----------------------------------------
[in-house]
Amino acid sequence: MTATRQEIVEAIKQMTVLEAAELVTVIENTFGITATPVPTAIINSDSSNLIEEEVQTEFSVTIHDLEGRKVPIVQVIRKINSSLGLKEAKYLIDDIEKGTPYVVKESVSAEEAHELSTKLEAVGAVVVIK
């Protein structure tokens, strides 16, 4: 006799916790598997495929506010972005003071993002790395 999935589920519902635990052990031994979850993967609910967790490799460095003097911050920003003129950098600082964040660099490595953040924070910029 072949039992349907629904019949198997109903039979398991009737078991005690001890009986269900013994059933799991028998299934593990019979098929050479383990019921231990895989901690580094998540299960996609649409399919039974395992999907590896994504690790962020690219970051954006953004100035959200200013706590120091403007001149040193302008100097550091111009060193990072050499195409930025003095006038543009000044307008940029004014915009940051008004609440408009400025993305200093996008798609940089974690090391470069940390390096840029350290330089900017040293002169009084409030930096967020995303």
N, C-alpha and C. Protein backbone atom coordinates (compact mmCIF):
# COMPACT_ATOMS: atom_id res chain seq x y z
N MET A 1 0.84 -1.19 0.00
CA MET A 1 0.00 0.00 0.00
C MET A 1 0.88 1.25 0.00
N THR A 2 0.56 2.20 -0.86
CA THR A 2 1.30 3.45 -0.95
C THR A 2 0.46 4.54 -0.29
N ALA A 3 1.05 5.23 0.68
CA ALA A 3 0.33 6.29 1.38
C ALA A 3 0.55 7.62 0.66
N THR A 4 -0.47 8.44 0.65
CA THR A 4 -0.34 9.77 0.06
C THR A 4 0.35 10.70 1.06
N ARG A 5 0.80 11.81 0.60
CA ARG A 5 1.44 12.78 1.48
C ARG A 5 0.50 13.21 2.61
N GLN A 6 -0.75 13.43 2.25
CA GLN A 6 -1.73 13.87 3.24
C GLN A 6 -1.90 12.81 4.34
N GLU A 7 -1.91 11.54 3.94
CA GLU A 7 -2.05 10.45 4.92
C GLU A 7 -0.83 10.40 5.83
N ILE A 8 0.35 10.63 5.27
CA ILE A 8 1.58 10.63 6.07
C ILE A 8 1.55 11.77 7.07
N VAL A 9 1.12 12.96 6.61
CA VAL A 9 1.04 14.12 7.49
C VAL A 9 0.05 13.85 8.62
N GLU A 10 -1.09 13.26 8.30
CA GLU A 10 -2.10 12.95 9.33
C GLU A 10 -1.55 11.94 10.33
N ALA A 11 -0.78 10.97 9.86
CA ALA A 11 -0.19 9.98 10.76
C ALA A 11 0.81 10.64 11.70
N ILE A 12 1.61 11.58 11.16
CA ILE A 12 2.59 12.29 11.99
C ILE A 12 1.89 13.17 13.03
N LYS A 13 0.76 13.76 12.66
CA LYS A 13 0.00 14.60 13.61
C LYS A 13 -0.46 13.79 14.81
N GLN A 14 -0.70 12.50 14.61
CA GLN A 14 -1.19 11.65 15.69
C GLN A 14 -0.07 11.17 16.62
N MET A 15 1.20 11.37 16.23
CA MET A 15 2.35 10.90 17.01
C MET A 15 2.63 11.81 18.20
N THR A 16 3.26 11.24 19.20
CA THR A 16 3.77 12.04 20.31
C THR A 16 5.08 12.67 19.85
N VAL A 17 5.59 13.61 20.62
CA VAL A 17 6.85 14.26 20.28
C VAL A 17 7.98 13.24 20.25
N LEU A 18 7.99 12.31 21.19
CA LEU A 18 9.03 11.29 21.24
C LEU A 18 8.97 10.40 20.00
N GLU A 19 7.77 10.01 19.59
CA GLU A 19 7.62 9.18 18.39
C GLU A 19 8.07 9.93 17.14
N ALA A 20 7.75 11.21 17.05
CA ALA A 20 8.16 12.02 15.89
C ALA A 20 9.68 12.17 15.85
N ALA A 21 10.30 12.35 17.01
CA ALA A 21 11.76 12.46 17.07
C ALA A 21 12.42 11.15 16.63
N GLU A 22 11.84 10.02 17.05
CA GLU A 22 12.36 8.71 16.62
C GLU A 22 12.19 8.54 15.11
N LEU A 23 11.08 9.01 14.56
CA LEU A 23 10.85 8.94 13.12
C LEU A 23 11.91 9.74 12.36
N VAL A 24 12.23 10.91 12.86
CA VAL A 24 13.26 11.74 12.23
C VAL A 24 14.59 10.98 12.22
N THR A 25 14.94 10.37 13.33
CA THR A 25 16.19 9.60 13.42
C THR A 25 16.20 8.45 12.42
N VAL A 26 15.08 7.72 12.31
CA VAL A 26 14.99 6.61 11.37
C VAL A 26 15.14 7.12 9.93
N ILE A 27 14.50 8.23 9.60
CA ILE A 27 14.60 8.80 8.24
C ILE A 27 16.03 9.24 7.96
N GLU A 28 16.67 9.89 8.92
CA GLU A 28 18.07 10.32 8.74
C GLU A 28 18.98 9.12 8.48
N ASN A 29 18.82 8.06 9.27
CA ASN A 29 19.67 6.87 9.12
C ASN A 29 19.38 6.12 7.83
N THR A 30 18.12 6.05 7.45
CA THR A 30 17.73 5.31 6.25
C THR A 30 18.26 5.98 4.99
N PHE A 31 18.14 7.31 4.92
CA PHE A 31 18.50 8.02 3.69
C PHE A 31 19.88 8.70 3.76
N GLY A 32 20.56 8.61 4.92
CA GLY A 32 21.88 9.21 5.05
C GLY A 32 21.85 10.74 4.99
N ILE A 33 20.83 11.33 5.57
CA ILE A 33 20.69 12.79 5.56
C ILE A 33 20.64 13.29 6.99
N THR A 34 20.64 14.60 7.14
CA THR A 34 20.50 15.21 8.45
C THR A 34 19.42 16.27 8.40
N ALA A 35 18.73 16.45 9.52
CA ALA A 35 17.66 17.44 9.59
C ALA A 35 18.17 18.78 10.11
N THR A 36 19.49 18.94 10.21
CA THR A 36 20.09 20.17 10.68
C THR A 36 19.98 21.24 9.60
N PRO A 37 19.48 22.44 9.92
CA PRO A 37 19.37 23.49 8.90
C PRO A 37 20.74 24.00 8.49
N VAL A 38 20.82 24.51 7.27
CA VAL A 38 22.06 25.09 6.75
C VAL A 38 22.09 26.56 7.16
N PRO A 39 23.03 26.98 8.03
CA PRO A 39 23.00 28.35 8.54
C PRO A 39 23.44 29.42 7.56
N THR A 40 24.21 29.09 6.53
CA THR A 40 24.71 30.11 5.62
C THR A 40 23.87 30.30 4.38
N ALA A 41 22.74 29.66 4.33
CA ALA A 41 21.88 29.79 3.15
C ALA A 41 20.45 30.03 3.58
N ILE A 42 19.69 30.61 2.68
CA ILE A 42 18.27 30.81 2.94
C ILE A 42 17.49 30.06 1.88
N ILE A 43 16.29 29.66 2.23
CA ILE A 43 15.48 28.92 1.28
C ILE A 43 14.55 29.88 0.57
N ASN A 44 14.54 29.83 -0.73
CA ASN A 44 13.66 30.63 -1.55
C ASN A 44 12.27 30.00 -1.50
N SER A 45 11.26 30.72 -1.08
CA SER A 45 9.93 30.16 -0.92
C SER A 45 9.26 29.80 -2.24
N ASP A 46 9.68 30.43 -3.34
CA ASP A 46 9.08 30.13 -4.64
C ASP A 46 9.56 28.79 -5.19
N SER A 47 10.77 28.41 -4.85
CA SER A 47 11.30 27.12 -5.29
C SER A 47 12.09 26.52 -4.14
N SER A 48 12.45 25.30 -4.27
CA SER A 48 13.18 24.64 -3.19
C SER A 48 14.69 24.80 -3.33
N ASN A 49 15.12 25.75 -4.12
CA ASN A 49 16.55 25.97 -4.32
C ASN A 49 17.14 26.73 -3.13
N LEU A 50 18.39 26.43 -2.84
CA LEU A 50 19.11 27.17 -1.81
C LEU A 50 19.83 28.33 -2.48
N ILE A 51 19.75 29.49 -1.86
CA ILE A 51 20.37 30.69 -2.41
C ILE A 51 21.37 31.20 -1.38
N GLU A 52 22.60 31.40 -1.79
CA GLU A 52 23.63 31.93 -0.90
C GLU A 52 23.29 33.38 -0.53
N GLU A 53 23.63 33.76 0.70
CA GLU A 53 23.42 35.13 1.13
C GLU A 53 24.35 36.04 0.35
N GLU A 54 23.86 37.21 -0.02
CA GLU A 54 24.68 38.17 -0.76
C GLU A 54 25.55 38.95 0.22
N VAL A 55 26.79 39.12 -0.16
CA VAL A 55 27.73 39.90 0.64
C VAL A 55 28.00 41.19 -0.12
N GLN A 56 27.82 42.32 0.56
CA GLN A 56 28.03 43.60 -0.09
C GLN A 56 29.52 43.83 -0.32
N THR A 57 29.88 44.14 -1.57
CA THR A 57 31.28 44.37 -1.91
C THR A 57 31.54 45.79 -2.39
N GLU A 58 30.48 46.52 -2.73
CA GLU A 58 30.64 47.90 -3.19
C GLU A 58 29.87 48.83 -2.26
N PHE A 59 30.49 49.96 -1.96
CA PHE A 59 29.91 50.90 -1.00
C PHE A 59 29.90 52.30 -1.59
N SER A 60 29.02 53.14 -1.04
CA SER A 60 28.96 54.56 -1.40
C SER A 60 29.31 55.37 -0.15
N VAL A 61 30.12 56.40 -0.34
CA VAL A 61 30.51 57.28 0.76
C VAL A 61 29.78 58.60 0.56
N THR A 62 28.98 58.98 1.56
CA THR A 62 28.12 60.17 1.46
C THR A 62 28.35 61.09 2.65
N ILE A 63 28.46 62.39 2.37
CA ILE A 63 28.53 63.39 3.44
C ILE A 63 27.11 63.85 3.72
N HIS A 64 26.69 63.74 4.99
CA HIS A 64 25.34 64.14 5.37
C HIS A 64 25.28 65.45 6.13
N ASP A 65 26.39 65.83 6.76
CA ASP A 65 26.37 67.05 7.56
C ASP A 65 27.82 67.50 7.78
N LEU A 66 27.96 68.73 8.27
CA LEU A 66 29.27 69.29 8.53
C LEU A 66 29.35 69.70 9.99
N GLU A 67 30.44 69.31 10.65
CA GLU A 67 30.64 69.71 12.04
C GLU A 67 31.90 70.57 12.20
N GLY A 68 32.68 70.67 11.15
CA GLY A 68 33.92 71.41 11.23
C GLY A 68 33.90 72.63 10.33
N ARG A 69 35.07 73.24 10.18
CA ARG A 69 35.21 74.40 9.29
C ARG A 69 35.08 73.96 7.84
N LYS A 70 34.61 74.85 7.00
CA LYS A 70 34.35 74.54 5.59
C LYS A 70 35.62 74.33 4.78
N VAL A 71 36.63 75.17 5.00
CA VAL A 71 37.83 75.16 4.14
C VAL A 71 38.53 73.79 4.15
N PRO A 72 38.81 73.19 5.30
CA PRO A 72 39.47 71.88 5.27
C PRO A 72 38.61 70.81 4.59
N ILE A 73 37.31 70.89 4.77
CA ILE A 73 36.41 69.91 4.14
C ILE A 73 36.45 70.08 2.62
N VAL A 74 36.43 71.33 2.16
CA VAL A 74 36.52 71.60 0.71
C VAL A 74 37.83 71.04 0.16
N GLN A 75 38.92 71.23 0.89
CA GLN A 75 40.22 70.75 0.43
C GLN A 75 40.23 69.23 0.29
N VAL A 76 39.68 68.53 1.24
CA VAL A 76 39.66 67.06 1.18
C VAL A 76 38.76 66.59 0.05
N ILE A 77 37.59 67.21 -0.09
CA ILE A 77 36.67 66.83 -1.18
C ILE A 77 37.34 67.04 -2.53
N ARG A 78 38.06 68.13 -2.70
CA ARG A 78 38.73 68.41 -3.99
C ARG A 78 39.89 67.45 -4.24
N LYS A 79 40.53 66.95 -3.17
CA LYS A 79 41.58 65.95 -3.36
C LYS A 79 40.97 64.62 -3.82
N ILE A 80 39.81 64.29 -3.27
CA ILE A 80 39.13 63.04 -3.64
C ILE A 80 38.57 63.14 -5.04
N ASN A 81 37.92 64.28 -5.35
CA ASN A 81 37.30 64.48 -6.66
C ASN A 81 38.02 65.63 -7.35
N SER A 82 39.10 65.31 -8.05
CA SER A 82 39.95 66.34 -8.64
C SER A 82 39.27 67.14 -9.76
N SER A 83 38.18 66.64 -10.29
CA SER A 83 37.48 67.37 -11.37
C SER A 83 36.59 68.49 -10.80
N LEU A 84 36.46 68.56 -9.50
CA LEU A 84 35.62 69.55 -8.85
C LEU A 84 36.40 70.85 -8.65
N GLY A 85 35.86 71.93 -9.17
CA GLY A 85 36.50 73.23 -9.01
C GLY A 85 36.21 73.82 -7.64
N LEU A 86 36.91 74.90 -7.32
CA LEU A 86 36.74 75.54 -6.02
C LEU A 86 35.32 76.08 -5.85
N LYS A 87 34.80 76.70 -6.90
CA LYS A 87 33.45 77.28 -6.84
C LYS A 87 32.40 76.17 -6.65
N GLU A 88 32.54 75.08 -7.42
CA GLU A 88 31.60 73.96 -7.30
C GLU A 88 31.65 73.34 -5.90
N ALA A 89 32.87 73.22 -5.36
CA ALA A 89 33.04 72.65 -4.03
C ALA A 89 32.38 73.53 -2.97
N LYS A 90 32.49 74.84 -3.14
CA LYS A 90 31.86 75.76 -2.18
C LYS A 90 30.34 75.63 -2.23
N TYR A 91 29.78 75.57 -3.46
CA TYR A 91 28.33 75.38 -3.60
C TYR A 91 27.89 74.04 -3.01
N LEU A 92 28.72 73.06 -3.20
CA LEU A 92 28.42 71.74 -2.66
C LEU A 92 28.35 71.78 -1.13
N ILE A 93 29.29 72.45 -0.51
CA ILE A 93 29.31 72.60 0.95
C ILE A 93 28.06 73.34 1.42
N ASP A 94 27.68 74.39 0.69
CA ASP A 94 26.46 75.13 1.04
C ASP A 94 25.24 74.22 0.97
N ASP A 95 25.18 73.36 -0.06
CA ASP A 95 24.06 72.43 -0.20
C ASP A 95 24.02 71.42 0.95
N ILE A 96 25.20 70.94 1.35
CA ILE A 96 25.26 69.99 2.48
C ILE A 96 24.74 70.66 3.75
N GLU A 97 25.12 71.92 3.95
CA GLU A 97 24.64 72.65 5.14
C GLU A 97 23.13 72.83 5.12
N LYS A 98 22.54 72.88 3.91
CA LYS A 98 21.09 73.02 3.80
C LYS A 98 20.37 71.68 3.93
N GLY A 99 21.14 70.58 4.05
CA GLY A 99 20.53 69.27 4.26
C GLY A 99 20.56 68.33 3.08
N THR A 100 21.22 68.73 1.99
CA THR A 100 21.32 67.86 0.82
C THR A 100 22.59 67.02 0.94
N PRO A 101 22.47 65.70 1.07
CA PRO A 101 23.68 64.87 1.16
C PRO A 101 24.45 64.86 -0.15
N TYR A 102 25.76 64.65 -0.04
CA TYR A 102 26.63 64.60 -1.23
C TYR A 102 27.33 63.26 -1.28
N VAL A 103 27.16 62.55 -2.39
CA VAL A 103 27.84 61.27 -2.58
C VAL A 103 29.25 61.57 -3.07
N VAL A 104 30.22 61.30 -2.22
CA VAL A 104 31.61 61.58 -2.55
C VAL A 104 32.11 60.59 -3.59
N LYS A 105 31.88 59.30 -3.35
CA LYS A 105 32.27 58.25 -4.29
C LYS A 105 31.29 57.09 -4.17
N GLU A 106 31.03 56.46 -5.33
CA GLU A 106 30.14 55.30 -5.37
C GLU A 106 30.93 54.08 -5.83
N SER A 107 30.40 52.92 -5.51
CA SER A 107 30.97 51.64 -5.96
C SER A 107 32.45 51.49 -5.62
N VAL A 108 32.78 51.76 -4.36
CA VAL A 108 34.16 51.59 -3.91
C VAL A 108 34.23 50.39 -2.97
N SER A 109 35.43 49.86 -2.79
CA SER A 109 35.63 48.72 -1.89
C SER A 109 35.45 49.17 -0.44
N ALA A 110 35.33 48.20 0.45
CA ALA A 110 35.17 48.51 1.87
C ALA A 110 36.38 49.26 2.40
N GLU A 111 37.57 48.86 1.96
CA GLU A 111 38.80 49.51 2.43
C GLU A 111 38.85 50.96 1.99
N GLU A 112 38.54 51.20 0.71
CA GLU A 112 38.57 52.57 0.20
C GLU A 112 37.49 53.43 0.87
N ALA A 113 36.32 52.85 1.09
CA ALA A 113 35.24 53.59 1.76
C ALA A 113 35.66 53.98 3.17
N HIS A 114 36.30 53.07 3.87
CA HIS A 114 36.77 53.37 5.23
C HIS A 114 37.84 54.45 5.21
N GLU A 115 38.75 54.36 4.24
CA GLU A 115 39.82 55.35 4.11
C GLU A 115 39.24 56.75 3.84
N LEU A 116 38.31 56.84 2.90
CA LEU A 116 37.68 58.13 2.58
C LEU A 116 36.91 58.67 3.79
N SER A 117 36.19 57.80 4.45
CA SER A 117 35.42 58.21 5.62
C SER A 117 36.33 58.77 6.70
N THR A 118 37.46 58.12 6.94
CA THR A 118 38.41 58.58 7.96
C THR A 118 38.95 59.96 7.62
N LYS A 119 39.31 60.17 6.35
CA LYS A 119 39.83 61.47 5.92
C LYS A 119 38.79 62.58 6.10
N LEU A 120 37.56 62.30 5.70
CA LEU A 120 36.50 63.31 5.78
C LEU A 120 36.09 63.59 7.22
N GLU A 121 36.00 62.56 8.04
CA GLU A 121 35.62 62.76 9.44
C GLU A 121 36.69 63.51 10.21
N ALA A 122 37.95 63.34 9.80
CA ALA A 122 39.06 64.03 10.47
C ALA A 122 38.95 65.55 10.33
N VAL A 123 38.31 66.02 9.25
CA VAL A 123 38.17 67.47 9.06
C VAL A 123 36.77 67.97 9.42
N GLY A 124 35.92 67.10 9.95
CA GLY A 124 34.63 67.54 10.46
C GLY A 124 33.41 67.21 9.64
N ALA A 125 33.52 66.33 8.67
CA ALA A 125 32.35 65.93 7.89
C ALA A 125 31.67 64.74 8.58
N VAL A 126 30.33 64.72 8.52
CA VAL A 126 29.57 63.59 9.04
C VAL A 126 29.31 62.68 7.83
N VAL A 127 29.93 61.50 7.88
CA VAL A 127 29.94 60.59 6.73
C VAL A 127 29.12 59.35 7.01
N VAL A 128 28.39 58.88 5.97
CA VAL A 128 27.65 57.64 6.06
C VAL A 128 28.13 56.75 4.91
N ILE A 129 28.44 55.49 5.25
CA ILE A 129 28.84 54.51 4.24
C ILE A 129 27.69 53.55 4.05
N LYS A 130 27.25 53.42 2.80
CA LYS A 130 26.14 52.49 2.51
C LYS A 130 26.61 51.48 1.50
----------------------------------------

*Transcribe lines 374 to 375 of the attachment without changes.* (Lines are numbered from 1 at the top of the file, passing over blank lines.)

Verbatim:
C VAL A 123 36.77 67.97 9.42
N GLY A 124 35.92 67.10 9.95